Landowner Compensation Negotiations for Pipeline Easement and Right-of-Way Agreements
Compensation negotiations for Pipeline Easement and Right-of-Way Agreements are property-specific. The "going rate" may not adequately compensate a landowner for the damage to their specific property. Here are some of the factors landowners should consider during these compensation negotiations
Compensation to the LandownerPipeline Companies usually offer to compensate the Landowner for the Pipeline Easement and Right-of-Way Agreement by a payment per linear foot (or rod) the easement covers. But what does that include? And is the Landowner entitled to additional compensation? As for the first question, the per linear foot (or rod) price usually just includes the value of the land covered by the easement. Often the Right-of-Way Agent will refer to this as the "going rate" in the area. But is that all of the damage the Landowner incurs or all the compensation the Landowner should receive for the Easement Agreement and the pipeline's permanent presence on its land? Usually not. Depending on the situation, the Landowner may be entitled to additional consideration - if the Landowner is savvy enough to negotiate for it. Some factors that sometimes merit additional consideration to the Landowner above and beyond the per acre value of the land covered by the easement, include, but are not limited to (a) the width of the easement; (b) the route of the pipeline across the land (along the edge or bisecting the land); (c) whether there are other pipelines already on the property; (d) whether the easement and pipeline's presence will impact the land's development potential; (e) whether construction operations will negatively impact agricultural or hunting activity; (f) whether valuable timber will be lost during initial construction; (g) whether timber will never again be allowed to be planted on the easement; (h) whether there will be (or can be) any above-ground appurtenances on the land (like valve sites, compressors, etc.); (i) whether there can be more than one pipeline installed in the easement; and (j) whether the Pipeline Company will agree to many of the significant changes to the Easement Agreement listed in this article. Often in rural areas the price offered is per linear rod, not linear foot. When calculating, note that one (1) linear rod equals sixteen and a half feet (16.5'). An appraiser is often necessary to determine the land's value prior to and after the easement.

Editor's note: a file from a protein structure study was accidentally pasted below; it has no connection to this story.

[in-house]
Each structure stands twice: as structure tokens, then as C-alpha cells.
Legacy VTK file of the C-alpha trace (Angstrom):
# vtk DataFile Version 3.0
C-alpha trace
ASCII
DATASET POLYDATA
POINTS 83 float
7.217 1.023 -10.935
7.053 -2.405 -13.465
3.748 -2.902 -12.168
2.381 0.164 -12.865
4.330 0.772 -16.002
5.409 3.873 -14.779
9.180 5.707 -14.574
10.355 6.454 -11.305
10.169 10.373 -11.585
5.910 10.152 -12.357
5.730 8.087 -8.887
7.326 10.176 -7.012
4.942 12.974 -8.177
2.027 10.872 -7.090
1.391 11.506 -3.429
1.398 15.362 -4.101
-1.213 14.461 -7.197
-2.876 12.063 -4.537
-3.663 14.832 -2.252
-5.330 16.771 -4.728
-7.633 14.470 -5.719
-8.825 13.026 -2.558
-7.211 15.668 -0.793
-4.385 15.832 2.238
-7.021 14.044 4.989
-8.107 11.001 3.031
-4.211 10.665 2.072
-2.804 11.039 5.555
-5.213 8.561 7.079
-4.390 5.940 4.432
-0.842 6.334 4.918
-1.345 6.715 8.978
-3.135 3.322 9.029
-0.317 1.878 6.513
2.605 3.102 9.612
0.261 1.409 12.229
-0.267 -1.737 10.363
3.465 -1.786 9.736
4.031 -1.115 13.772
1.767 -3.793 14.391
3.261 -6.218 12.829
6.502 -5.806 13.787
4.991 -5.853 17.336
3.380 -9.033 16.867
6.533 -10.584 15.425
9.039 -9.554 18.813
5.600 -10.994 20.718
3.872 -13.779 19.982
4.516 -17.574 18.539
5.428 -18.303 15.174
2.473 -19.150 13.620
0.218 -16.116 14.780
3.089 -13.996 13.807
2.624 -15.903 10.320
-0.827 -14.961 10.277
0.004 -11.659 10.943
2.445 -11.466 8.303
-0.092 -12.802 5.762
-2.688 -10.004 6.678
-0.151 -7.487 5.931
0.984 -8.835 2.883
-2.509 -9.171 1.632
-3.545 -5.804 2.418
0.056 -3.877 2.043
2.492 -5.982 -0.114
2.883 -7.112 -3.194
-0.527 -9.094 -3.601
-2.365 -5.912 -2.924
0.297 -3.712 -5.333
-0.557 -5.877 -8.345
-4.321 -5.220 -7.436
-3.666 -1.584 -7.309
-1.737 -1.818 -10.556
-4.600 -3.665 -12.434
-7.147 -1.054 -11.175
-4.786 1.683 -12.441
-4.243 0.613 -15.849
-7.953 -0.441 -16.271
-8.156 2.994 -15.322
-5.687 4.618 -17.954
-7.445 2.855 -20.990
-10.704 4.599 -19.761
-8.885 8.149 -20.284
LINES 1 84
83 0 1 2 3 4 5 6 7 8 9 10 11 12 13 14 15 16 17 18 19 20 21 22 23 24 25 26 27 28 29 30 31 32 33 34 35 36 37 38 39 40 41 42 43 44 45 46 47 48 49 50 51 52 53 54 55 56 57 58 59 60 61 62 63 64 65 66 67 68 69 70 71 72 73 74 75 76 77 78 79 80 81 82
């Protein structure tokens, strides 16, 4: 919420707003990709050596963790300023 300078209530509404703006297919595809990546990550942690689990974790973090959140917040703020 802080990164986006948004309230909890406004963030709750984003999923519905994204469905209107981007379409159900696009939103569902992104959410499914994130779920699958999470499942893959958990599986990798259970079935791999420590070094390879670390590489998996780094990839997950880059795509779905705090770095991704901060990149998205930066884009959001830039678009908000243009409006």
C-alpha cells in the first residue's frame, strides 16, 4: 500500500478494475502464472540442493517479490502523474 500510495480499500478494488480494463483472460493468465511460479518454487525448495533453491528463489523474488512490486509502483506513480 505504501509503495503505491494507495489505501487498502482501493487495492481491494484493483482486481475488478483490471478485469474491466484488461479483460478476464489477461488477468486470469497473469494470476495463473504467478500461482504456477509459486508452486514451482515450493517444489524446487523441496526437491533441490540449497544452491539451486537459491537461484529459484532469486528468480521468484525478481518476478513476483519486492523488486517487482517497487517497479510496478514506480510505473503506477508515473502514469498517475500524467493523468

Dealing with the Right-of-Way AgentThe Right-of-Way Agent is hired by the Pipeline Company to get the Landowner to sign the Pipeline Easement and Right-of-Way Agreement as quickly and for as little money as possible. Depending on the jurisdiction and type of pipeline, the Pipeline Company may or may not have the power of eminent domain to take the Easement if Pipeline Company doesn't reach an agreement with the Landowner. The Landowner, or the Landowner's attorney, should determine whether the Pipeline Company has the power of eminent domain with respect to the particular pipeline. Even in the Pipeline Company has eminent domain authority and condemns the easement, the Pipeline Company still has to pay the Landowner for the fair market value of the taking. In dealing with Right-of-Way Agents, it is best to be as polite and professional as possible during these negotiations. The Landowner that refuses to communicate with the Right-of-Way Agent usually gets a significantly worse result than those that negotiate respectfully and professionally.
Paying for an Attorney to Represent the LandownerMany Landowners do not hire attorneys to represent them in Pipeline Easement and Right-of-Way Agreement negotiations with Pipeline Companies because the Landowner thinks they can't afford an attorney. The reality is that Pipeline Easement and Right-of-Way Agreements are a big deal and will burden the land for decades - so Landowners should at least talk to an attorney to figure out if they can afford representation. Many attorneys offer free consultations. And for Pipeline Easement and Right-of-Way Agreements, many attorneys are willing to take these cases on contingency fee arrangements - such as 1/3 of any improvement over the initial offer. Under such a contingency fee arrangement, the Landowner would not have to spend any money, would get at least all of the initial offer, and would get a lawyer to edit the Pipeline Easement and Right-of-Way Agreement and negotiate compensation for the Landowner - all for a percentage of any improvement in compensation the lawyer may or may not be able to negotiate. Bottom line, cost should never prevent a landowner from getting legal representation in Pipeline Easement and Right-of-Way Agreement negotiations.